Top ten Astronomy fails

In this post I have decided to inject a bit of comedy and concentrate on some of the funny and embarrassing things that have happened to me or to others whilst trying (and sometimes failing) to do astronomy. I must begin with a confession: many of the methods I use to observe the stars have been learned through mistakes and failure some of which are infuriating and others hilarious. So, without further delay here are my ten most embarrassing, costly and idiotic astronomy fails.

1. Right place right time, wrong year.
About a year ago I was setting up my scope, which is electronically controlled. In order to work properly, it must know your precise location, time and the position of at least one star in the sky. After inputting this data, I began locating my first target but there was a problem, the telescope moved below the horizon. However, I knew from my sky map that the target was about 10 degrees above the horizon. I spent about 2 hours re-aligning my scope with known stars but still the problem persisted. Eventually, I decided to start setting the telescope up from scratch when I noticed the date I inputted was wrong…very wrong! The year was 2015 but I typed in 20015, an error of 18000 years. Over this period of time, stars move substantially around the sky, familiar constellations will morph into new shapes and the polar axis of the Earth’s spin will also change. To be honest, I was shocked the telescope had data on star locations this far in the future!

2. A long trip for nothing.
This mistake is also mine. I planned a long trip into the peak district to do some dark sky astronomy. After a 90-minute drive I realised I forgot my telescope’s counterweight bar. Without that single steel bar, no astronomy could happen. I arrived home later that night and didn’t speak of my error for the next two days.

3. The ultimate light pollution blocker.
Many years ago when I was just starting my hobby I wanted to show some of my family and friends what great things could be seen through the telescope eyepiece. There was an ulterior motive of course, I wanted to make sure Christmas presents would benefit my astronomy hobby not my sock draw. I had lined the finder scope on the Orion nebula and started searching for it in the main scope. I noticed the sky was particularly black and I started explaining how my light pollution filter (a recent purchase) was great at removing the orange skyglow from the streetlights. A few minutes later and in front of everyone, my friend gleefully removed the lens cap from the end of the telescope explaining how this was the ultimate light pollution filter, unfortunately it also filters out all other forms of light!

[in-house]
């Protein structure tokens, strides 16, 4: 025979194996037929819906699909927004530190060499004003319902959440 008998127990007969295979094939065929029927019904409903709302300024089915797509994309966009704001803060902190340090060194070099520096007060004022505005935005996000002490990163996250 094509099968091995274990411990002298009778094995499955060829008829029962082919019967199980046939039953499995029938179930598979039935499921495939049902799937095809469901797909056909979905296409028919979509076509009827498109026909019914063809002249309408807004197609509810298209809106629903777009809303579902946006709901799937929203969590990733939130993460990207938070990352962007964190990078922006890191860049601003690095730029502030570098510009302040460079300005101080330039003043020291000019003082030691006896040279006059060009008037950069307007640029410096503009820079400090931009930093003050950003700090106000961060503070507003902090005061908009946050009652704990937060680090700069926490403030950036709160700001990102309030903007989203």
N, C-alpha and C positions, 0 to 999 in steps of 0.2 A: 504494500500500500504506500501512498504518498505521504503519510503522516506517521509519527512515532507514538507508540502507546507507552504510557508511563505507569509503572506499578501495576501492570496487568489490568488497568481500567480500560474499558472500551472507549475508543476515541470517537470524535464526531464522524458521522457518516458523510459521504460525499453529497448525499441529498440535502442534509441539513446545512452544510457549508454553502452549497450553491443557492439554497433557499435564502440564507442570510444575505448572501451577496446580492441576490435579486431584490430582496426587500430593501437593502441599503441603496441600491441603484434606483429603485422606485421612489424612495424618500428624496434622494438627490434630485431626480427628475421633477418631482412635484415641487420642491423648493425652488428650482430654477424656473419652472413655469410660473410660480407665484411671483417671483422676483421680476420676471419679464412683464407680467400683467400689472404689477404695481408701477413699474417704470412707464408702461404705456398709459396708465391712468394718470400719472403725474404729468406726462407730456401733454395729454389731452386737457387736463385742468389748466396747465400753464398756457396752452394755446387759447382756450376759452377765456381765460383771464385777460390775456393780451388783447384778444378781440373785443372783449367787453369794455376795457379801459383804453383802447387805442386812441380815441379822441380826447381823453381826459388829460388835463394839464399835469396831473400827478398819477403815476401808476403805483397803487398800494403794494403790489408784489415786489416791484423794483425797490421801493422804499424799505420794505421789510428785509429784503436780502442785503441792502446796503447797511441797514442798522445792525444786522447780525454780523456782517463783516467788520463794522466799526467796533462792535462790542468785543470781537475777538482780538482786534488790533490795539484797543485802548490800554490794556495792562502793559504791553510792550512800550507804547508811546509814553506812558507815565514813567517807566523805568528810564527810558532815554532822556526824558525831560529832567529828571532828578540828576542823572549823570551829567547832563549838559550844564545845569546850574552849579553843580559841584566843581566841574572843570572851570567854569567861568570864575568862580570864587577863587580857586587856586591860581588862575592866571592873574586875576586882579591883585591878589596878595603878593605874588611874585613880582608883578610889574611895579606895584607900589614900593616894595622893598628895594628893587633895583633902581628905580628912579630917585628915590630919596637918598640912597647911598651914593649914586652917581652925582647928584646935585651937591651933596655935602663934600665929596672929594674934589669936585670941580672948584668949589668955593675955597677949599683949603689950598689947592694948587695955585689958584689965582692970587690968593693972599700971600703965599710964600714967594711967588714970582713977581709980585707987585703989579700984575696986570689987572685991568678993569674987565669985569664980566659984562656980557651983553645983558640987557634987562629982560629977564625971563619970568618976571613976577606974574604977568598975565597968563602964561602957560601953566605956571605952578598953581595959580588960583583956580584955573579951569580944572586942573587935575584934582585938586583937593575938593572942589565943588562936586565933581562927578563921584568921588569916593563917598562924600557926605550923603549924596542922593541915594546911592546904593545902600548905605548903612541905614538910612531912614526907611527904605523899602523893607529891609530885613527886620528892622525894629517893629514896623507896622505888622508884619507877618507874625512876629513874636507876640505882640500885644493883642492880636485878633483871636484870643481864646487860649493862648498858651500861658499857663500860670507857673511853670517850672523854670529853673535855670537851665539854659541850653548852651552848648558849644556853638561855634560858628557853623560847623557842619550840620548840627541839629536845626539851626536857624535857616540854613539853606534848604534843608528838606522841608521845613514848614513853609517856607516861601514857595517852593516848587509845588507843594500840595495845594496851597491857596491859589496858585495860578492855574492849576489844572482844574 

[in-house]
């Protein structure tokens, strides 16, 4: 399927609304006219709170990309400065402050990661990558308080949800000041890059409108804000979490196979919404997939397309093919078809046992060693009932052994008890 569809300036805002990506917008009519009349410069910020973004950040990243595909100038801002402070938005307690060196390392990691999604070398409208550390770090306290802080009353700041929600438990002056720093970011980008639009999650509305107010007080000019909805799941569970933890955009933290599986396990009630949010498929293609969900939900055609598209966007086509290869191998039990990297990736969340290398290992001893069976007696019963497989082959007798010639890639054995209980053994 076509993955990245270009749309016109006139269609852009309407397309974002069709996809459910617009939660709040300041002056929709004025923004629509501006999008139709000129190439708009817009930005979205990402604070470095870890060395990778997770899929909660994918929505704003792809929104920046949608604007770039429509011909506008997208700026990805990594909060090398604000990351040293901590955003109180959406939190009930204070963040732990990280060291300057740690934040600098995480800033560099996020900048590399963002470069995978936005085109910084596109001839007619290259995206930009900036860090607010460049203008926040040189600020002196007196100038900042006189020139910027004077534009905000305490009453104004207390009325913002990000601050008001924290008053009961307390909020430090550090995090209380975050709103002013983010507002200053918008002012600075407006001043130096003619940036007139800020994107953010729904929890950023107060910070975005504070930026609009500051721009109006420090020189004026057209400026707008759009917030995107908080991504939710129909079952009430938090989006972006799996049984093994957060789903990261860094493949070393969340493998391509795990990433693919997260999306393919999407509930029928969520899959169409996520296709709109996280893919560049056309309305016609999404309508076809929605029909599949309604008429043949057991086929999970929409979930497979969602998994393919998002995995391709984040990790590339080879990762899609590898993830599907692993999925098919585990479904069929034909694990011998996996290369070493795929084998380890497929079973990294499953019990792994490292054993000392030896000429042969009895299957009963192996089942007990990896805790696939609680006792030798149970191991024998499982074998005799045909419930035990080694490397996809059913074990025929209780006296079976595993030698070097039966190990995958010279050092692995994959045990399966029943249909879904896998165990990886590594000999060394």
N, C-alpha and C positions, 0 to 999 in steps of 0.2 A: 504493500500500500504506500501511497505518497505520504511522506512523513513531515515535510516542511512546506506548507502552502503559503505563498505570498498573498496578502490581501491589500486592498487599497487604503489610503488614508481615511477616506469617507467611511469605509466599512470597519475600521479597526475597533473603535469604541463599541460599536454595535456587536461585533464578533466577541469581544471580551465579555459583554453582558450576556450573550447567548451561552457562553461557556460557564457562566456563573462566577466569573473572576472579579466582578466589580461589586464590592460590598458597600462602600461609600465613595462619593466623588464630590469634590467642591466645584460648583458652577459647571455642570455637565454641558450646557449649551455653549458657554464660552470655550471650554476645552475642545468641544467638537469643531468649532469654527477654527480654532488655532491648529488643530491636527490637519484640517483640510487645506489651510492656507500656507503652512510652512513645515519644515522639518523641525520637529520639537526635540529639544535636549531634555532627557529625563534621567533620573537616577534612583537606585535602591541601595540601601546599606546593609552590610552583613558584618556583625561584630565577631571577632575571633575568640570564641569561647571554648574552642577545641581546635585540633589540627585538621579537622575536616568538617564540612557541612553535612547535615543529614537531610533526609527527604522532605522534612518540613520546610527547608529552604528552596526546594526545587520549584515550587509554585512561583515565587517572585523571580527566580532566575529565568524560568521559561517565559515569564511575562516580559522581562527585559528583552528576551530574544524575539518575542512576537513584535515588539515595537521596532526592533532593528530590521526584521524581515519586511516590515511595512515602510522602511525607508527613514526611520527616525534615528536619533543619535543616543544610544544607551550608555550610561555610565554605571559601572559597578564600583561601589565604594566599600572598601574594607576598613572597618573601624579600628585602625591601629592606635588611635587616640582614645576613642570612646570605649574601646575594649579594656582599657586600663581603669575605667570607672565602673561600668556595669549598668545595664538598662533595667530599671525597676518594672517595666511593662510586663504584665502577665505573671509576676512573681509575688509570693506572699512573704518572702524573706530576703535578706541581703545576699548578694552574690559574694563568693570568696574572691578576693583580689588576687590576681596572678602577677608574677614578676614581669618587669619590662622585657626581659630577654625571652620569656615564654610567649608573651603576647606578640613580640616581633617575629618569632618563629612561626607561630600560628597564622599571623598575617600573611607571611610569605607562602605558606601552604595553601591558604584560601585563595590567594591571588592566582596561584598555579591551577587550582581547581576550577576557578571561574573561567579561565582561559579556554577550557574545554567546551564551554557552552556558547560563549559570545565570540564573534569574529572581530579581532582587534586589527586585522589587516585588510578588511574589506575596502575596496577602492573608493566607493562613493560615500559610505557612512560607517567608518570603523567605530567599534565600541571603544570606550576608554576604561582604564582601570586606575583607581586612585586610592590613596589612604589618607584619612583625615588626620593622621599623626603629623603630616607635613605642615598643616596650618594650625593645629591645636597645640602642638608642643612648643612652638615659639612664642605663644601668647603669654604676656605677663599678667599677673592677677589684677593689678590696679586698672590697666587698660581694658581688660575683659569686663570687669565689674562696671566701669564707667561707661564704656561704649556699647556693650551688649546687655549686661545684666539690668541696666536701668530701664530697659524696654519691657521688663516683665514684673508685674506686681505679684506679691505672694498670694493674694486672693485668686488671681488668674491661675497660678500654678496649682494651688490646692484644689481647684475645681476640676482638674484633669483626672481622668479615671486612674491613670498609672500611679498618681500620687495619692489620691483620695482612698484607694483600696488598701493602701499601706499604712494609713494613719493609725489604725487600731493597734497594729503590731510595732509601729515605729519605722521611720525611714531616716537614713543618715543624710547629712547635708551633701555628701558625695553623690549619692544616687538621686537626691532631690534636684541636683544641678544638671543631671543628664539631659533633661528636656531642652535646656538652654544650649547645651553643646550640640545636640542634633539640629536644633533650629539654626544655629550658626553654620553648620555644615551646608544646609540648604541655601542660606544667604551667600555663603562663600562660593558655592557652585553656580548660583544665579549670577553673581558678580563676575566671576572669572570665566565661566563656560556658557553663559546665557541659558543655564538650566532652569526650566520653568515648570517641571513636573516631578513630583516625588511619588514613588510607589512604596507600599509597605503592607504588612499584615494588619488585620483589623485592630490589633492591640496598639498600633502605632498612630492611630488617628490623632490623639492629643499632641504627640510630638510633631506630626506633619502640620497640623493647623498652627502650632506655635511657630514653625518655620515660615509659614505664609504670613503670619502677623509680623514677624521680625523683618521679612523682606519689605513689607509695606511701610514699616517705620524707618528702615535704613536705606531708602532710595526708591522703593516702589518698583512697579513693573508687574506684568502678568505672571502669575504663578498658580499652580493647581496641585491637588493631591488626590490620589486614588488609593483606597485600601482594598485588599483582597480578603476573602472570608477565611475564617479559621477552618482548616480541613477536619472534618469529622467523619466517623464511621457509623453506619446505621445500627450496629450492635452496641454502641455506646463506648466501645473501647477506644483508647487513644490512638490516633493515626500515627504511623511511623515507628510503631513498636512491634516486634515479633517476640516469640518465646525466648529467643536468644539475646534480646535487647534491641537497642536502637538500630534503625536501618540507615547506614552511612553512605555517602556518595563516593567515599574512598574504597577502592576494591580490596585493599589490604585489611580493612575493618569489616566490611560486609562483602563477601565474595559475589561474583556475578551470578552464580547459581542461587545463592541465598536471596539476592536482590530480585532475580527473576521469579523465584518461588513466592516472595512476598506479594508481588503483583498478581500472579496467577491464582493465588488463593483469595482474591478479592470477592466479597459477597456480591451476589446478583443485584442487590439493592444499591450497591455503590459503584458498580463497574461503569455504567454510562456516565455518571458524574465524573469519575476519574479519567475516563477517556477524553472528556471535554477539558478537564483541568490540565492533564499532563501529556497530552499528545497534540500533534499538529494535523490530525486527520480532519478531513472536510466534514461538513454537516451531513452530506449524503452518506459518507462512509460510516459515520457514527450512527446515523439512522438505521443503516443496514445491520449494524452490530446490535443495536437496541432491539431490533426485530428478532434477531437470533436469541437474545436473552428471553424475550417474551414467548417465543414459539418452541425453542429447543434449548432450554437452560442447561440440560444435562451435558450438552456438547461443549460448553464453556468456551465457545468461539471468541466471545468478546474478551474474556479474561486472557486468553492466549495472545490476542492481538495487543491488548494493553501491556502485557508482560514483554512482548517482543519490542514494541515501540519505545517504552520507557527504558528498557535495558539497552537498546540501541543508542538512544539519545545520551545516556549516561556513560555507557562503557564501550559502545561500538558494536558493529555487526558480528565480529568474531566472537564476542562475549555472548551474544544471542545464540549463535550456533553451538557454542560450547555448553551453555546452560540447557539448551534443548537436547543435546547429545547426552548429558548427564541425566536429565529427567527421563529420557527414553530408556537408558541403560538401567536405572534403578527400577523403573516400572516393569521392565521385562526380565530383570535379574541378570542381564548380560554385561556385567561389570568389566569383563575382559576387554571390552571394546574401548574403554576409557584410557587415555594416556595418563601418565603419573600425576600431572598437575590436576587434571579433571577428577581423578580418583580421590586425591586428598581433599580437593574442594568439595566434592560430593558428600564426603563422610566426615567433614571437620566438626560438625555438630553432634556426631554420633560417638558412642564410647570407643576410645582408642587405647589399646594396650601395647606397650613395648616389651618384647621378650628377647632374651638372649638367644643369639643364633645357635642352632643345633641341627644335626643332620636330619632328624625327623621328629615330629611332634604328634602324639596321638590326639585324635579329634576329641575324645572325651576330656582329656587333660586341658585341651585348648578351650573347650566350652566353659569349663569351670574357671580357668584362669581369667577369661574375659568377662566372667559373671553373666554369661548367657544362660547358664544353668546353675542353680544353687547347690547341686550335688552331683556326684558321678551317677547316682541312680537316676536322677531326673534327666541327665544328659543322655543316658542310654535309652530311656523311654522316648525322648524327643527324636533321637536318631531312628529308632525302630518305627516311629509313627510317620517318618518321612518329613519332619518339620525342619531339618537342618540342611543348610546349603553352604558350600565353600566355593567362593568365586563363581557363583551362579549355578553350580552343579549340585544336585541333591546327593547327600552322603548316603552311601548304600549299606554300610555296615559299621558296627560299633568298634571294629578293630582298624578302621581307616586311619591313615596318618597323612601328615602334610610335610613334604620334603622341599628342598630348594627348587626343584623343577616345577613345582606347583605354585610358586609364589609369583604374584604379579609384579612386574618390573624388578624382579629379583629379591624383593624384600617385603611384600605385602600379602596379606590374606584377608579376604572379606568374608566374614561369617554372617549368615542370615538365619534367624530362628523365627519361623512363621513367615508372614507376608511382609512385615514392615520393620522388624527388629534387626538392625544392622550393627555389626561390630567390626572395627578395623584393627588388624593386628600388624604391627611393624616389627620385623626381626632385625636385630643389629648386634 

4. The Walnut filter.
Earlier this year a stargazer was observing Venus low in the southwest. After a short time he noticed that the planet started showing very interesting distortions which he attributed to freak atmospheric effects. Most astronomers are familiar with the shimmering effect the atmosphere has when observing planets, but this was different. Unfortunately before he could conclude a new scientific observation, he took his eye away from the eyepiece and noticed that Venus had moved behind a nearby Walnut tree. The light was passing between its branches and diffracting, causing the strange effect.

5. That’s not Jupiter!
I usually find that people are quite excited to discover something new about the night sky, so perhaps this next story is just the exception which proves this rule. A few years ago, I was walking home with my girlfriend when I pointed to a bright point of light in the sky and said ‘Look there’s Jupiter’.  A woman passing by interjected saying, ‘no it’s not!’ I was quite shocked and politely said that I had already seen it in binoculars and in a telescope so I was quite sure. To which she replied that it was just a bright star and that if it were Jupiter you would see its disk and the great red spot. I didn’t have a pair of binoculars on me so I suggested she take a look using binoculars when she gets home. I wanted to mention that because Jupiter is very distant from us it appears as a bright star, but you can see its disk even with a cheap pair of binoculars. Unfortunately, she was not open to furthering our discussion so we left it there. I went home thinking that before I knew where the planets were or what they looked like in the sky I assumed that they were too faint to see. She assumed they would be so obvious that they would not need to be pointed out in the sky. I am not counting her misconception about Jupiter as the astronomy fail but here unwillingness to consider what other people are saying certainly deserves a place on this list!